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Long IslandColumnistsJoye Brown

By the numbers: Nassau police department

A Nassau police car outside the Sixth Precinct.

A Nassau police car outside the Sixth Precinct. Photo Credit: Howard Schnapp

By the numbers. It's what policing in Nassau County is supposed to be about.

Sure, good police work is about more than numbers. But Nassau has become nationally known for using numbers to help determine where to deploy department resources and detect crime.

Nassau transmits information from its Real Time Intelligence Center to patrol cars and precinct houses -- often in plain sight of alleged offenders.

The system can quickly relay information, including photographs and maps, and even note what officer made what arrest.

The department moved swiftly to demote Thomas DePaola, former commander of both the Fifth and Sixth precincts, after an internal investigation determined that he had been falsifying crime statistics since early 2011.

Should he have been fired? Department officials weren't saying Wednesday. Nor were they offering up any explanation as to why a commander once deemed proficient enough to run its SWAT team would turn to cooking the books.

The fallout from the demotion won't end here. That's because numbers garnered from the Fifth and Sixth precincts -- which appeared at one point to have the county's lightest larceny caseload -- were used to bolster a plan to better distribute the department's workload and reduce county costs by consolidating eight precincts into four.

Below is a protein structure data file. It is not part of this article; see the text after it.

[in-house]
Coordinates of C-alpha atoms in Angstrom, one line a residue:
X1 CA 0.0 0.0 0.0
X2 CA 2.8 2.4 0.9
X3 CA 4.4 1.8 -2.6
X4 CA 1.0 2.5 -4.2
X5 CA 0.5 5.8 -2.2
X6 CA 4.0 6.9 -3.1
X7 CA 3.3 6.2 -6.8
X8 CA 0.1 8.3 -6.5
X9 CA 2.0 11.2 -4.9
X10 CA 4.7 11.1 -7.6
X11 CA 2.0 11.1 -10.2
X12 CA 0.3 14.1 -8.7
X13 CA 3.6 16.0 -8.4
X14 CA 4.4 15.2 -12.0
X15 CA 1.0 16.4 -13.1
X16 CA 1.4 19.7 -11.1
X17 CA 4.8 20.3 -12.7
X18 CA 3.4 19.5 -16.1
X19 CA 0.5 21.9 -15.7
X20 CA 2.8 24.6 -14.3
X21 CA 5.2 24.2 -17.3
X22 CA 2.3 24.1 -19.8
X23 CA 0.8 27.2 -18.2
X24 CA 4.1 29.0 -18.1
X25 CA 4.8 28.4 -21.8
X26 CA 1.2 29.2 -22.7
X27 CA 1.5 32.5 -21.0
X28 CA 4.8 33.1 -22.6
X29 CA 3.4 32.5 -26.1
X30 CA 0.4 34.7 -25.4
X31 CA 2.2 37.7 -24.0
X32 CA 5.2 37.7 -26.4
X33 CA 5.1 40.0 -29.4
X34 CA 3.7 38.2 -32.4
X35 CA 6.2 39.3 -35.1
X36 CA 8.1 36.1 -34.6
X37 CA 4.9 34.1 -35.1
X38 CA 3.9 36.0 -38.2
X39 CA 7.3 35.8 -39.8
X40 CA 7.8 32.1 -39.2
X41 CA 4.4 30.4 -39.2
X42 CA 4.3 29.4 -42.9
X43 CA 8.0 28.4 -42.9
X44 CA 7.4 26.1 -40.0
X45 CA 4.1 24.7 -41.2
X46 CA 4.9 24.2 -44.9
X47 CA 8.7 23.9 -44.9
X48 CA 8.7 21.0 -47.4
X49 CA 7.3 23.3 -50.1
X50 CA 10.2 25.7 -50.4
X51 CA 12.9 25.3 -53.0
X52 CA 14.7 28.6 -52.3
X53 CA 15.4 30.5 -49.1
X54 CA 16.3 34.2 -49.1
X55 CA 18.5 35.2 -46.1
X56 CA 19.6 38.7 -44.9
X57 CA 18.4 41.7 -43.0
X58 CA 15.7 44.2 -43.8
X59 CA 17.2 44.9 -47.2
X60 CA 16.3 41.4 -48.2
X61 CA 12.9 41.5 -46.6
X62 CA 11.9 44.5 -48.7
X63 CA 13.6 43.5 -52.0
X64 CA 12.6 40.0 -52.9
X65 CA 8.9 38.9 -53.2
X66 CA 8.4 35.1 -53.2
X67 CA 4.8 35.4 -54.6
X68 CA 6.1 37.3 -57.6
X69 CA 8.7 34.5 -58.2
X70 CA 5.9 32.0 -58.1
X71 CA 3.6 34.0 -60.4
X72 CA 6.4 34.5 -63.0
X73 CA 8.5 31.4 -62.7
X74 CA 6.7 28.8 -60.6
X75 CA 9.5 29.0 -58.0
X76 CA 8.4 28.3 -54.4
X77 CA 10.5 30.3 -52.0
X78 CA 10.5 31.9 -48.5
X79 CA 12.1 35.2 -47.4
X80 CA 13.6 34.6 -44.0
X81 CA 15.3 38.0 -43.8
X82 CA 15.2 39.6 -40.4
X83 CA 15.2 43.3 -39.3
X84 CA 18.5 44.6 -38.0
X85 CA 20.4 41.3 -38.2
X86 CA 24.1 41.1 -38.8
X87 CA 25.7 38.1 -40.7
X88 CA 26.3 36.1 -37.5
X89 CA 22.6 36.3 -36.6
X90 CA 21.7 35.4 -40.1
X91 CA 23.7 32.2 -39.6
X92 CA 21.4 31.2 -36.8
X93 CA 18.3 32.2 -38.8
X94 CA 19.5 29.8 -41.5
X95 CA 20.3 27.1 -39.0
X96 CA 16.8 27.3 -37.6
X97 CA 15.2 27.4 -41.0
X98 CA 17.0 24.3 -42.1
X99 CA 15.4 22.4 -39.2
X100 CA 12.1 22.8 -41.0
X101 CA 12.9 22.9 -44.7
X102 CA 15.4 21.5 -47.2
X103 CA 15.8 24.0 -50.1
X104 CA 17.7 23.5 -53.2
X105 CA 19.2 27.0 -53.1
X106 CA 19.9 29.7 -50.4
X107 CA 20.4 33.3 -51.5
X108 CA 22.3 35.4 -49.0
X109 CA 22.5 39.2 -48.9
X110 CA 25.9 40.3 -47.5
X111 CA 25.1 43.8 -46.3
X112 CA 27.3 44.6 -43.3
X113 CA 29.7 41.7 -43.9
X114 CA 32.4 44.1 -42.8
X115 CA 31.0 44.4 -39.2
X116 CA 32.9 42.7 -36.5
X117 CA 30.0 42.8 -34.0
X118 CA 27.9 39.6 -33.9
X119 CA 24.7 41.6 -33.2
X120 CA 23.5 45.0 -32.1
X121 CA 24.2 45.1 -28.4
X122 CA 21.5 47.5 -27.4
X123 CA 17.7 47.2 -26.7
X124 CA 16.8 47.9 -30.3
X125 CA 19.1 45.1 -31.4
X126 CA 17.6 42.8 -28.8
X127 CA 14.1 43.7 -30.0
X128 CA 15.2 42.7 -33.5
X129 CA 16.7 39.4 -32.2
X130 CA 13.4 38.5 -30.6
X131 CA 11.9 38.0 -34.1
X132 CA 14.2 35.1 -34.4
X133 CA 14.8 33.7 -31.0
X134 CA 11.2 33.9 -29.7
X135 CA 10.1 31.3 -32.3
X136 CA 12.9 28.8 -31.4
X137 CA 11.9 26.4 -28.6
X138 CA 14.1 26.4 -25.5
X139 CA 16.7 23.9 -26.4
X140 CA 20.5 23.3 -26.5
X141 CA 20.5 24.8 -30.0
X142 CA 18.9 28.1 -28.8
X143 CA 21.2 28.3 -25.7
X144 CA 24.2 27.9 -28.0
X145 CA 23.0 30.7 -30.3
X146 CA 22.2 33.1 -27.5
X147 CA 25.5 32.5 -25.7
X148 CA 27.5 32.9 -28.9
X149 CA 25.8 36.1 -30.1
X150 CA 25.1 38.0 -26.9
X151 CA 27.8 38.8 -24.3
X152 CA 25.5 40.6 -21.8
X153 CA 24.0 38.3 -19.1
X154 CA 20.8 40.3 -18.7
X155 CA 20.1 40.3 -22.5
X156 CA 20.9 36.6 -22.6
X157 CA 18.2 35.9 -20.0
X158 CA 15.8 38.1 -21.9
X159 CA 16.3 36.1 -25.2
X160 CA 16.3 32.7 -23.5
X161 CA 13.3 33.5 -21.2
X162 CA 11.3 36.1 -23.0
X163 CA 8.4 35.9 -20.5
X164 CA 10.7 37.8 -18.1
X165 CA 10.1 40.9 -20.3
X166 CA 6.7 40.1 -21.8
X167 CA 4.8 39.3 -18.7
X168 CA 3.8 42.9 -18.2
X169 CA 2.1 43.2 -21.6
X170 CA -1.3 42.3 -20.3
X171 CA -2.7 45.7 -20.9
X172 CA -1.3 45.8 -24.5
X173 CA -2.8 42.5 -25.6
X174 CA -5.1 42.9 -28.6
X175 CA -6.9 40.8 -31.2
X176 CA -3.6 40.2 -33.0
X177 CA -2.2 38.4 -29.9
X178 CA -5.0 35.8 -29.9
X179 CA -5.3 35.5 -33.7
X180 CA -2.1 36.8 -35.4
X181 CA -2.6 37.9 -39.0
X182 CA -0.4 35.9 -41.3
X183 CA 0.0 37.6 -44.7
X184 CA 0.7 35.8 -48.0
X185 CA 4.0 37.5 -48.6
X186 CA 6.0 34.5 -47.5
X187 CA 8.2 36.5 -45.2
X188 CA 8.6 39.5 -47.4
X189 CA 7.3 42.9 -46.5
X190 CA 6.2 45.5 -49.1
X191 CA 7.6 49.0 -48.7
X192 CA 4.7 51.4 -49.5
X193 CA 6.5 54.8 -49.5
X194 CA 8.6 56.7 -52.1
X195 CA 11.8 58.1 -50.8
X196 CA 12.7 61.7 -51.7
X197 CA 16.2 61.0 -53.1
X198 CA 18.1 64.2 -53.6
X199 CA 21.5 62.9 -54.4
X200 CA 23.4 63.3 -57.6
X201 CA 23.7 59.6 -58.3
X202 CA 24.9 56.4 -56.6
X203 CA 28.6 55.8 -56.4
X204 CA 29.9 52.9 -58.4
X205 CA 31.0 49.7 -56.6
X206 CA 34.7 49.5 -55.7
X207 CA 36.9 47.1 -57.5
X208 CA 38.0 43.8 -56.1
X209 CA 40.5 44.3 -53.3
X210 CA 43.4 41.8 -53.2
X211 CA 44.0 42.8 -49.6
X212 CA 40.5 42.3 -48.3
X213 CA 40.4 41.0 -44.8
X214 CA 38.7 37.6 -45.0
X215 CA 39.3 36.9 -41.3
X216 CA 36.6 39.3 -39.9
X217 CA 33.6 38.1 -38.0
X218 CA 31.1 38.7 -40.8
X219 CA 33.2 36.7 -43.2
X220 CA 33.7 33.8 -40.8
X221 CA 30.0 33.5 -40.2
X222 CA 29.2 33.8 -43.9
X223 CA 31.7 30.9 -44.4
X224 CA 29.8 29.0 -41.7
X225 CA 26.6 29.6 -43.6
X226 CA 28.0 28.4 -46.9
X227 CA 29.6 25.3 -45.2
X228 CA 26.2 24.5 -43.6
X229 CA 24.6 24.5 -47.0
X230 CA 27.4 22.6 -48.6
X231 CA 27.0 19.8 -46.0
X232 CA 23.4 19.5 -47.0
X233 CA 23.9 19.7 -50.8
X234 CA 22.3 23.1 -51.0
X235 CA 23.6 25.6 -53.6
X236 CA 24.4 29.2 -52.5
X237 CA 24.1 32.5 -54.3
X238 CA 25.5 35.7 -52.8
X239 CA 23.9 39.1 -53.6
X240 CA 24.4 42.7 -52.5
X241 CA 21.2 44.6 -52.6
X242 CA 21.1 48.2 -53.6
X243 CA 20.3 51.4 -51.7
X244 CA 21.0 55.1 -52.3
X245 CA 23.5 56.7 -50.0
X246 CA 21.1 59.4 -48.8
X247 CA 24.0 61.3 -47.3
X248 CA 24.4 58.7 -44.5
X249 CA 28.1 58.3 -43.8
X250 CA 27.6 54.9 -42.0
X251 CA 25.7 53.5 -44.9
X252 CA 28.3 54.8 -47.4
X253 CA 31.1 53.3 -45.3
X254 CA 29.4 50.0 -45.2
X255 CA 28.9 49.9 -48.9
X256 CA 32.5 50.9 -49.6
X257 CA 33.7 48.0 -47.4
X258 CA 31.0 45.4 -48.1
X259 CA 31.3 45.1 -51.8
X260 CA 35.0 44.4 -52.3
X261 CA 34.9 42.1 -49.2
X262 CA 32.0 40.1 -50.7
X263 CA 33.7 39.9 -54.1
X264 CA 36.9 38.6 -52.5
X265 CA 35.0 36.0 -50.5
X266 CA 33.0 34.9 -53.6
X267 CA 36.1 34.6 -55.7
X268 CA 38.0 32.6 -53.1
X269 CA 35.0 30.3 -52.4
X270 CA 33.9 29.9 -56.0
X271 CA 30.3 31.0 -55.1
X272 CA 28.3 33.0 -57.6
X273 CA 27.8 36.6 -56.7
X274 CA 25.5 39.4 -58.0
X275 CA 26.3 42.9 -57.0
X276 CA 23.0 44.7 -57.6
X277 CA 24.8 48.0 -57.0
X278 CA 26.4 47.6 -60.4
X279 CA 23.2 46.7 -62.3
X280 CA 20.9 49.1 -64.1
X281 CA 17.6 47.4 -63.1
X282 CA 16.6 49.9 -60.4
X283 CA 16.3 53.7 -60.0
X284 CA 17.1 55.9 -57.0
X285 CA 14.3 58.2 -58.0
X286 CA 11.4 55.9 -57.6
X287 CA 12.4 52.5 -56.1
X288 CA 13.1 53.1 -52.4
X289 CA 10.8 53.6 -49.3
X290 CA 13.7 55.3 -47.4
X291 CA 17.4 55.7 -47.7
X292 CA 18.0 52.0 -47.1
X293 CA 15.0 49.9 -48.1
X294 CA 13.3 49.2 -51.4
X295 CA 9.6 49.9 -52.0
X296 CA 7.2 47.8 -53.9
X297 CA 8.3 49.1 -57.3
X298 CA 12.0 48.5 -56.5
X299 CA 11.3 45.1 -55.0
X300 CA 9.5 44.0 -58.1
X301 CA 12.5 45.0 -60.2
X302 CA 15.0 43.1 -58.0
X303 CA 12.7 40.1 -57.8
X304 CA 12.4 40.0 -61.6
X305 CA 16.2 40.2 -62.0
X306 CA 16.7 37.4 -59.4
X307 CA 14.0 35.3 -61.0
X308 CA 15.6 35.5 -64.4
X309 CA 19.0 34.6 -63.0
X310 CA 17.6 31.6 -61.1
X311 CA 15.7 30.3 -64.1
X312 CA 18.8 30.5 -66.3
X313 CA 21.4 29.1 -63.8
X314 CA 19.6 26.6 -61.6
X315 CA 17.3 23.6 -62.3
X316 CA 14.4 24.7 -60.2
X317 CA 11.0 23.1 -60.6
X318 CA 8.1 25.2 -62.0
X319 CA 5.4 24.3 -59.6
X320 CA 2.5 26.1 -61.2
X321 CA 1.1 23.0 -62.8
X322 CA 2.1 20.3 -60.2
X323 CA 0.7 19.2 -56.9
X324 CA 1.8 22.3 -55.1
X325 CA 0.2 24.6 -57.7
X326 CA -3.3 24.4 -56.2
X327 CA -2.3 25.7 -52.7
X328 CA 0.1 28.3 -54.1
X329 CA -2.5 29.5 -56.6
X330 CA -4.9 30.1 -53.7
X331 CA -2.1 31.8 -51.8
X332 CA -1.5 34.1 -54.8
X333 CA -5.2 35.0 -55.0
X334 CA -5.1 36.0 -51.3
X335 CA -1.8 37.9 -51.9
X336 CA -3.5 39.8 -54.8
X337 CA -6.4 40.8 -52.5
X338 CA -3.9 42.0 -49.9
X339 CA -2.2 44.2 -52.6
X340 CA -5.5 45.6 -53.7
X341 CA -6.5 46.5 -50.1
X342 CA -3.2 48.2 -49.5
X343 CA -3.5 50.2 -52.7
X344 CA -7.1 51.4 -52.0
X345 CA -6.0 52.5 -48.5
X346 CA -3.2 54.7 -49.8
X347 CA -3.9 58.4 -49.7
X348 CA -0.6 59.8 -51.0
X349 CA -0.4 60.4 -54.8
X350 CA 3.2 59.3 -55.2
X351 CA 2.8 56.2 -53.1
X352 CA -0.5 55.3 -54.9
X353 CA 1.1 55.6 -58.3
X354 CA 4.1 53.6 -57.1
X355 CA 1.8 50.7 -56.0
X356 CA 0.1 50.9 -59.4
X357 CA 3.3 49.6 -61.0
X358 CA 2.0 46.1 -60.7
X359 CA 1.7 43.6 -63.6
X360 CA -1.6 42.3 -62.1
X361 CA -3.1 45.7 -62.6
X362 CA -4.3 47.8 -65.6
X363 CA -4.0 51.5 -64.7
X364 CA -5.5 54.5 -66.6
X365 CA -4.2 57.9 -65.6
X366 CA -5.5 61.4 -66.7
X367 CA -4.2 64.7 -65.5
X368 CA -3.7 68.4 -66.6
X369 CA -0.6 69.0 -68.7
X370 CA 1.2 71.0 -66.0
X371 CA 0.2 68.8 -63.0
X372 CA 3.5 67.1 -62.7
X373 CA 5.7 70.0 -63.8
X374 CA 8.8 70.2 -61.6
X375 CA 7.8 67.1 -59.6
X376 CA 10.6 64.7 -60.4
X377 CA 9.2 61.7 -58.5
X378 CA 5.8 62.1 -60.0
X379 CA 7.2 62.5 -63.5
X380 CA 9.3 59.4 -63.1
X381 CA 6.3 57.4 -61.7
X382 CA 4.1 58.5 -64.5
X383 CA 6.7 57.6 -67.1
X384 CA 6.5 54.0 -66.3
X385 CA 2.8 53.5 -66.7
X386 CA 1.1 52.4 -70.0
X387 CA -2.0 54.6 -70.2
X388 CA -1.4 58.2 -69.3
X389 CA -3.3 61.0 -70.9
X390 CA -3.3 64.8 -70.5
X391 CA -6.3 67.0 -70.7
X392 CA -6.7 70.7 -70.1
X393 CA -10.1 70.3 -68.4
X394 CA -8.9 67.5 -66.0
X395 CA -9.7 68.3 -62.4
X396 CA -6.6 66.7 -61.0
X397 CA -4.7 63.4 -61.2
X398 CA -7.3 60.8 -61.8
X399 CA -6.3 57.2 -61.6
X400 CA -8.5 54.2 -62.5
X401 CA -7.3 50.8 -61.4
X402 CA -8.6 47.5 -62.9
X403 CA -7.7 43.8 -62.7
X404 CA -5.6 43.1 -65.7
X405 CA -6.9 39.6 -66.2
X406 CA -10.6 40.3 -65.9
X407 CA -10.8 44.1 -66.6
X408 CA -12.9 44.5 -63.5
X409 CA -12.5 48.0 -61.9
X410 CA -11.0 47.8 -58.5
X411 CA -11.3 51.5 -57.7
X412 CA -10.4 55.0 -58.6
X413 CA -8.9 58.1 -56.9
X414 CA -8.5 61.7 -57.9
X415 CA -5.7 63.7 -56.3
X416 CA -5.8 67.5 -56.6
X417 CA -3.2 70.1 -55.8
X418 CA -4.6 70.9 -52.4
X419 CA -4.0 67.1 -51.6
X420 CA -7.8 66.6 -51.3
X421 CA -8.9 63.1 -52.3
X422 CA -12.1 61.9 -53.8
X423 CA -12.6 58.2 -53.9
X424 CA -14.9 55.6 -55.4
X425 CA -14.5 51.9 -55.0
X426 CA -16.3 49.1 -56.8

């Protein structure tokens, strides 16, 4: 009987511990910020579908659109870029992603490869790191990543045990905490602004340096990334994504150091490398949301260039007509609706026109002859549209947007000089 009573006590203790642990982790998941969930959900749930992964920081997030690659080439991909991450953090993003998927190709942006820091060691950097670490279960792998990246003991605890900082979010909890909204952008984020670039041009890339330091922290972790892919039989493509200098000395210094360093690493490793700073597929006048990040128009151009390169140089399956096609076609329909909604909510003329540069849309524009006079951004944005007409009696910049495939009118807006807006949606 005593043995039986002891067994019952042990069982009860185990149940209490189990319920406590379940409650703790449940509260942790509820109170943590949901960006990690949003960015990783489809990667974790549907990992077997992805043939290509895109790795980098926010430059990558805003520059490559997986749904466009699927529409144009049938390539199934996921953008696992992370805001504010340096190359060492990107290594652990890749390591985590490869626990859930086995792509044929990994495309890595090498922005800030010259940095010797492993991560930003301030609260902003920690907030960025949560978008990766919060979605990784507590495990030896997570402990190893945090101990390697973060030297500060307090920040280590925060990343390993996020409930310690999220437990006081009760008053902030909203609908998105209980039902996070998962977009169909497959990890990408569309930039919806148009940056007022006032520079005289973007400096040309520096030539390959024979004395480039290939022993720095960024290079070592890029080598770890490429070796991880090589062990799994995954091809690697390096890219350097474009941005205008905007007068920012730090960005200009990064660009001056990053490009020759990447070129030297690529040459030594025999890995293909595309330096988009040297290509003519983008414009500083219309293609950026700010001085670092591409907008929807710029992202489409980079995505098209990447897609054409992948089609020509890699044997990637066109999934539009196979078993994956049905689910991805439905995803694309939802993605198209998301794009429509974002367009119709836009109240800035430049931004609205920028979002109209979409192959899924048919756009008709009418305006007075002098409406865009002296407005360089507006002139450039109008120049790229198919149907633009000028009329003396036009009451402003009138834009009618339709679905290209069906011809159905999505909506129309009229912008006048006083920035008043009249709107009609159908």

Wednesday, Legis. Wayne Wink Jr. (D-Roslyn), who represents communities covered by the now-consolidated Sixth Precinct, said he was considering asking for a hearing into the matter. Legis. Carrié Solages (D-Elmont), who represents the soon-to-be-consolidated Fifth Precinct, said he would join that call.

"As I said last year, I know for a fact that crimes were not being reported," Solages said. "I think that what happened is a slap in the face to the officers out there doing their jobs."

Police reports are sent to the precinct for review by officers and an intelligence analyst to ensure, in part, that the offenses are accurately categorized. The commanding officer has the discretion to make or order changes made in reports before they leave the precinct.

According to police, major crimes were reclassified to minor ones, and some crimes were not reported at all under DePaola's watch. How important are numbers, and the information that reports from police on the street yield?

In Suffolk County, allegations that the police department underreported hate crimes has led to an ongoing U.S. Justice Department investigation.

In its initial findings, the DOJ noted that the department had missed an opportunity to identify and potentially deal with a series of violent incidents against Latino immigrants before the 2008 slaying of Marcelo Lucero.

Police in Nassau said that the misclassified incidents did not include serious ones or hinder investigations. They also noted that 170 misclassified incidents are minuscule compared to the hundreds of thousands the department routinely handles.

Still, 170 misclassifications means something in those communities. It's one more embarrassment the department doesn't need.


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